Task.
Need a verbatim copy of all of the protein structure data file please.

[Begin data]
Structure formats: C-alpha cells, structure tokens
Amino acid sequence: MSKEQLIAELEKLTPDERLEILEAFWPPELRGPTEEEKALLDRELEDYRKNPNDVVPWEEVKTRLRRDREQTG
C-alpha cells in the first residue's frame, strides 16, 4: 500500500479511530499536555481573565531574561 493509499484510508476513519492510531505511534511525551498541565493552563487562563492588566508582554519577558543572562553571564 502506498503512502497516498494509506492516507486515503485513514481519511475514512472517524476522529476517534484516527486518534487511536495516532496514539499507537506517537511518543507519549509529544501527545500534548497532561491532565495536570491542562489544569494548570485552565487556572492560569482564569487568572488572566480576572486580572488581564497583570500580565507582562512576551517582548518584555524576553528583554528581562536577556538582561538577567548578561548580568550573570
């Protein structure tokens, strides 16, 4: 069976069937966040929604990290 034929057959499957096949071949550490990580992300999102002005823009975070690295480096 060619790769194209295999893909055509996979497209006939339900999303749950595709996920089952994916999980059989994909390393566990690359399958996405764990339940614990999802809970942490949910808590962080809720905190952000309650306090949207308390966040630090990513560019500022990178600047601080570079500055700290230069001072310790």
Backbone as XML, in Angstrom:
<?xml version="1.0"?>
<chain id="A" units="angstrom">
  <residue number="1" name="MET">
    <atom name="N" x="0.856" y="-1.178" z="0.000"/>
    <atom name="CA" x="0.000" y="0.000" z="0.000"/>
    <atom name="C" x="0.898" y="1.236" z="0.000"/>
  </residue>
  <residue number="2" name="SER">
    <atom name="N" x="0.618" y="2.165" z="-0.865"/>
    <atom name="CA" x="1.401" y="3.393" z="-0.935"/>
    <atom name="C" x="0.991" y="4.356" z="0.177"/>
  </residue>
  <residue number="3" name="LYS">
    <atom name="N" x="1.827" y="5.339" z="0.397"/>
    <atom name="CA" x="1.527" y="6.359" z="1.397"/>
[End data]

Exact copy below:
Structure formats: C-alpha cells, structure tokens
Amino acid sequence: MSKEQLIAELEKLTPDERLEILEAFWPPELRGPTEEEKALLDRELEDYRKNPNDVVPWEEVKTRLRRDREQTG
C-alpha cells in the first residue's frame, strides 16, 4: 500500500479511530499536555481573565531574561 493509499484510508476513519492510531505511534511525551498541565493552563487562563492588566508582554519577558543572562553571564 502506498503512502497516498494509506492516507486515503485513514481519511475514512472517524476522529476517534484516527486518534487511536495516532496514539499507537506517537511518543507519549509529544501527545500534548497532561491532565495536570491542562489544569494548570485552565487556572492560569482564569487568572488572566480576572486580572488581564497583570500580565507582562512576551517582548518584555524576553528583554528581562536577556538582561538577567548578561548580568550573570
């Protein structure tokens, strides 16, 4: 069976069937966040929604990290 034929057959499957096949071949550490990580992300999102002005823009975070690295480096 060619790769194209295999893909055509996979497209006939339900999303749950595709996920089952994916999980059989994909390393566990690359399958996405764990339940614990999802809970942490949910808590962080809720905190952000309650306090949207308390966040630090990513560019500022990178600047601080570079500055700290230069001072310790």
Backbone as XML, in Angstrom:
<?xml version="1.0"?>
<chain id="A" units="angstrom">
  <residue number="1" name="MET">
    <atom name="N" x="0.856" y="-1.178" z="0.000"/>
    <atom name="CA" x="0.000" y="0.000" z="0.000"/>
    <atom name="C" x="0.898" y="1.236" z="0.000"/>
  </residue>
  <residue number="2" name="SER">
    <atom name="N" x="0.618" y="2.165" z="-0.865"/>
    <atom name="CA" x="1.401" y="3.393" z="-0.935"/>
    <atom name="C" x="0.991" y="4.356" z="0.177"/>
  </residue>
  <residue number="3" name="LYS">
    <atom name="N" x="1.827" y="5.339" z="0.397"/>
    <atom name="CA" x="1.527" y="6.359" z="1.397"/>